Documents detailing the settlement of the lawsuit, which wrapped up in August, say that approximately 1,000 women will receive a chunk of the total payout, with amounts varying depending on time at Riot and employment status (full-time versus contracted workers).
The settlement also details the changes Riot will make in order to remove the “bro culture” that has manifested itself — internal programs for reporting sexual harassment will be boosted alongside a review of pay, an increase in transparency around hiring practices and more.
“We’re pleased to have a proposed settlement to fully resolve the class action lawsuit,” a Riot spokesperson told the LA Times. “The settlement is another important step forward, and demonstrates our commitment to living up to our values and to making Riot an inclusive environment for the industry’s best talent.”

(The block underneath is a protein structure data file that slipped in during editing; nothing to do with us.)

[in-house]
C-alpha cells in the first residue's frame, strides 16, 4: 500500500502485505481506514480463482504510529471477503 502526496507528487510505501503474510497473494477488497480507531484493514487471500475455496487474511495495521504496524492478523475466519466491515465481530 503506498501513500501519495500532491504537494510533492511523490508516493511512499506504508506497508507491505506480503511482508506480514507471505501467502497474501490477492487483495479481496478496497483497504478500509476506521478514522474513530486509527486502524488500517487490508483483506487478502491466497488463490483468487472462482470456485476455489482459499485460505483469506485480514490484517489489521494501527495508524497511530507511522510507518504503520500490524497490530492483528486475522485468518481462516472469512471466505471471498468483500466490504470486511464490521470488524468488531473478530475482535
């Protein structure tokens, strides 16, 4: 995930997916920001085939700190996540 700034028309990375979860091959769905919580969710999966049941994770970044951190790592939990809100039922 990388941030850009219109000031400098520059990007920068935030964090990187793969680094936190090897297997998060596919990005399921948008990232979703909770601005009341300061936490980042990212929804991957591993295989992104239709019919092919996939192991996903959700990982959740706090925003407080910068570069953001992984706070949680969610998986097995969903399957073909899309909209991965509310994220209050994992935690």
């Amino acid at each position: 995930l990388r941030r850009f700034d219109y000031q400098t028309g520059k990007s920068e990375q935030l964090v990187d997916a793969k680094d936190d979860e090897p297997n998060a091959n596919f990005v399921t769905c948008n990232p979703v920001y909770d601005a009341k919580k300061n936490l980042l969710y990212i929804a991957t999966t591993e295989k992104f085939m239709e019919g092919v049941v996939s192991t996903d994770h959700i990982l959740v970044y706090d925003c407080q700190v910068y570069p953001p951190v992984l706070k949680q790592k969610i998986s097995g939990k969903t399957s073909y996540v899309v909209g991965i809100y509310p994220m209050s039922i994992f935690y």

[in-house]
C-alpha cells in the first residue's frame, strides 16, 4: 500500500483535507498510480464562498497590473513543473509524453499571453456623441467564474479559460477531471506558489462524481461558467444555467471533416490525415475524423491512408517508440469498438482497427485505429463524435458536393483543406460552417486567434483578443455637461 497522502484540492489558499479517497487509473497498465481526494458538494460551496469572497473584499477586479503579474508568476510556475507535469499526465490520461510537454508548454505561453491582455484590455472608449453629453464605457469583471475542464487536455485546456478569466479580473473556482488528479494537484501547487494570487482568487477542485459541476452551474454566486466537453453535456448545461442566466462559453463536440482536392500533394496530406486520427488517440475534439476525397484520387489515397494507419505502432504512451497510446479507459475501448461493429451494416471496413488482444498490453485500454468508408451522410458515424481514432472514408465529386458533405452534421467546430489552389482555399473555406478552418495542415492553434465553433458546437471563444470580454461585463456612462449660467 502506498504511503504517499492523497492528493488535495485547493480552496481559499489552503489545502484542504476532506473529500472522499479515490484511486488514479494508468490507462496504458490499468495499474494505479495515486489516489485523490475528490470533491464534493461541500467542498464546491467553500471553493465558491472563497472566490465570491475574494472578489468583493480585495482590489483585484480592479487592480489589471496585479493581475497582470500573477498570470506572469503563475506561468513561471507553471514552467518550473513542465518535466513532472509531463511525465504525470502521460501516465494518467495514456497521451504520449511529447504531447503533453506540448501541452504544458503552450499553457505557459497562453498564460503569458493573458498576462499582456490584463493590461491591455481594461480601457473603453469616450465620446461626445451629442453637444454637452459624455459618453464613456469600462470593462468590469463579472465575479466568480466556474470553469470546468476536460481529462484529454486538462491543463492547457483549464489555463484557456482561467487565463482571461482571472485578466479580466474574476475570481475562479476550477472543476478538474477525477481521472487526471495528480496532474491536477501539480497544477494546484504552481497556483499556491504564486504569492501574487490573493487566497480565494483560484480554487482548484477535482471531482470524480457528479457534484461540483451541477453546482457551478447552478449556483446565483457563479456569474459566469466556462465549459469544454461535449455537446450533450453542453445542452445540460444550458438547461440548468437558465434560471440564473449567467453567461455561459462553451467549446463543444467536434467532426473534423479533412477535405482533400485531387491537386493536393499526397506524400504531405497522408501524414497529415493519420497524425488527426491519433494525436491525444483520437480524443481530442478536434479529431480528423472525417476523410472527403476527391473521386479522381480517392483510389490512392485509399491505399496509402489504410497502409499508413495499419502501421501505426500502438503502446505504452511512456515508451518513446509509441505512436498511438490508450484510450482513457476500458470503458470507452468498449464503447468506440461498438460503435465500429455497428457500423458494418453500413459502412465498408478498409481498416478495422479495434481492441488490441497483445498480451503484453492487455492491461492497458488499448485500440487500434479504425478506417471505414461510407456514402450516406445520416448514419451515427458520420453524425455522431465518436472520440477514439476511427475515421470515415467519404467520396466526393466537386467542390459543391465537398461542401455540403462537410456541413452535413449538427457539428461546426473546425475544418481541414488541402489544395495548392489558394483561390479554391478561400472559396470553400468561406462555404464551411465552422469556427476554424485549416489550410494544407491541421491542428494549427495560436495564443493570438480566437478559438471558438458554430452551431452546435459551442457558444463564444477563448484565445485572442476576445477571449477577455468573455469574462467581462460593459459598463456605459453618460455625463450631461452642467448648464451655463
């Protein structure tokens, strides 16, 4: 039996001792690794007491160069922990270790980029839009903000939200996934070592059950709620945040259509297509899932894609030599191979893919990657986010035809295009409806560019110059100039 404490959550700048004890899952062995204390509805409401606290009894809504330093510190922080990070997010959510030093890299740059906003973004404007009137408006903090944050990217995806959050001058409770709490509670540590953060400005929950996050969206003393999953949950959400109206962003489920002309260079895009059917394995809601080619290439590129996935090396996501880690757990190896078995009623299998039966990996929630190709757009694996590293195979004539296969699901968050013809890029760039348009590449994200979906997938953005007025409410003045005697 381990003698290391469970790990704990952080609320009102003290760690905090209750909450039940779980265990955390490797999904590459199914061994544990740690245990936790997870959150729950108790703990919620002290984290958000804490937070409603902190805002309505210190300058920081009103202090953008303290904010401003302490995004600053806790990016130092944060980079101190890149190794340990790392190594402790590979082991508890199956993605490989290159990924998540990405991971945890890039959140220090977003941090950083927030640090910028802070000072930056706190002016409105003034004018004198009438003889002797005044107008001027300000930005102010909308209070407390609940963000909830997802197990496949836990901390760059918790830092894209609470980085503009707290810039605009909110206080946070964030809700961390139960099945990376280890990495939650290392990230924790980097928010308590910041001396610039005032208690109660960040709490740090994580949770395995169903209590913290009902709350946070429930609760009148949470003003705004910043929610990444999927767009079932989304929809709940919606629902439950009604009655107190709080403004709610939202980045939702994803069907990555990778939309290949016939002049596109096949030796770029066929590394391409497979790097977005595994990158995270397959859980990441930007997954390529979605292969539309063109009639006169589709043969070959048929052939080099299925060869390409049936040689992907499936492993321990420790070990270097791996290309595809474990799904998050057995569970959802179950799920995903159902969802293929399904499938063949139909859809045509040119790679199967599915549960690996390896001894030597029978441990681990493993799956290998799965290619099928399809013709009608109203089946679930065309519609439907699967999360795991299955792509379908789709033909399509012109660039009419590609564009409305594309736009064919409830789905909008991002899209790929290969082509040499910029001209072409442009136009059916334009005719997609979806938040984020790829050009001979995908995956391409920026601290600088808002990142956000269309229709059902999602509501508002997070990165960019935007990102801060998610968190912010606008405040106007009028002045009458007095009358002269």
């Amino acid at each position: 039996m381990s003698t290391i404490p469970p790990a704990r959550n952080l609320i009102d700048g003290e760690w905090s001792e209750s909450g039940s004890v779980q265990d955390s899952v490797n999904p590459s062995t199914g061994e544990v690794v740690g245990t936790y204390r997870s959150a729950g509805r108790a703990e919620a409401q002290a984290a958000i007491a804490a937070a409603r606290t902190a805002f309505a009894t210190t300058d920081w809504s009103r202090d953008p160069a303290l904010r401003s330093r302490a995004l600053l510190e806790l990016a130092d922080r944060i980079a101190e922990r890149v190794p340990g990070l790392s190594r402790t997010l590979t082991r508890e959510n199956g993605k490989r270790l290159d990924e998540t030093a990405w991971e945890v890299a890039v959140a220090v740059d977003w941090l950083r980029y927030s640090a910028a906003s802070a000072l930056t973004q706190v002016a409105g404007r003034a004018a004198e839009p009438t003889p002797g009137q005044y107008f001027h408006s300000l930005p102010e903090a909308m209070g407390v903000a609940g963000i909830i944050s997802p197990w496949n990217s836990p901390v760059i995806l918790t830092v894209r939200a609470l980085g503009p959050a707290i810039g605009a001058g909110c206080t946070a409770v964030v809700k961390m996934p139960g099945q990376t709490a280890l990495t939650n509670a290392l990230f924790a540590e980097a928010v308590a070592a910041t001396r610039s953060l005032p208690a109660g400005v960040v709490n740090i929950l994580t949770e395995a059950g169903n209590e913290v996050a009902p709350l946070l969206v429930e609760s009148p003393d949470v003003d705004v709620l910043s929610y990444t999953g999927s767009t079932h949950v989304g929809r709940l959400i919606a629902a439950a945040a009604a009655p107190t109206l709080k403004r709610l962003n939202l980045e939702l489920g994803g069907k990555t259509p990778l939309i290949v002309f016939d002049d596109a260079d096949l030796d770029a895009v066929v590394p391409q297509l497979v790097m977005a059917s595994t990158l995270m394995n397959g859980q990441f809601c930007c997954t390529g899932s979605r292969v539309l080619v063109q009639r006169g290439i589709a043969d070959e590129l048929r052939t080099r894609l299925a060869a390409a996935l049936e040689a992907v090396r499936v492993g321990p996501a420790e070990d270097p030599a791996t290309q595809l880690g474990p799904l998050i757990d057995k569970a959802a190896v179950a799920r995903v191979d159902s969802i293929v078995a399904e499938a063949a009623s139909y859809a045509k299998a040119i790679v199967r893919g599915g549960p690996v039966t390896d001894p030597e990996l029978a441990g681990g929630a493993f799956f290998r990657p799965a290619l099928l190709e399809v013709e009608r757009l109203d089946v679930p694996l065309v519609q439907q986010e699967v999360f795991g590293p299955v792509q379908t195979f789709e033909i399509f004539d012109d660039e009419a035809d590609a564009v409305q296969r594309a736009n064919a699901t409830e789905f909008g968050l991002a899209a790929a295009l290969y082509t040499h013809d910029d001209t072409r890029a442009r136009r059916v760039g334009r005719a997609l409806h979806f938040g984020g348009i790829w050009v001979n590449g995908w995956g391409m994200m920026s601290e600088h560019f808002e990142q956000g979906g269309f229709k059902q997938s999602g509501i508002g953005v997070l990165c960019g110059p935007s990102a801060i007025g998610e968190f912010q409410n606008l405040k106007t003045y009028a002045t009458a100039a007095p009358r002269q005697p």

Kotaku was the first to report on Riot’s toxic culture, with reports of “crotch-grabbing, phantom humping, and sending unsolicited and unwelcome pictures of male genitalia” taking place at Riot’s offices. The company currently employs approximately 2,500 staff in offices around the world, including Australia.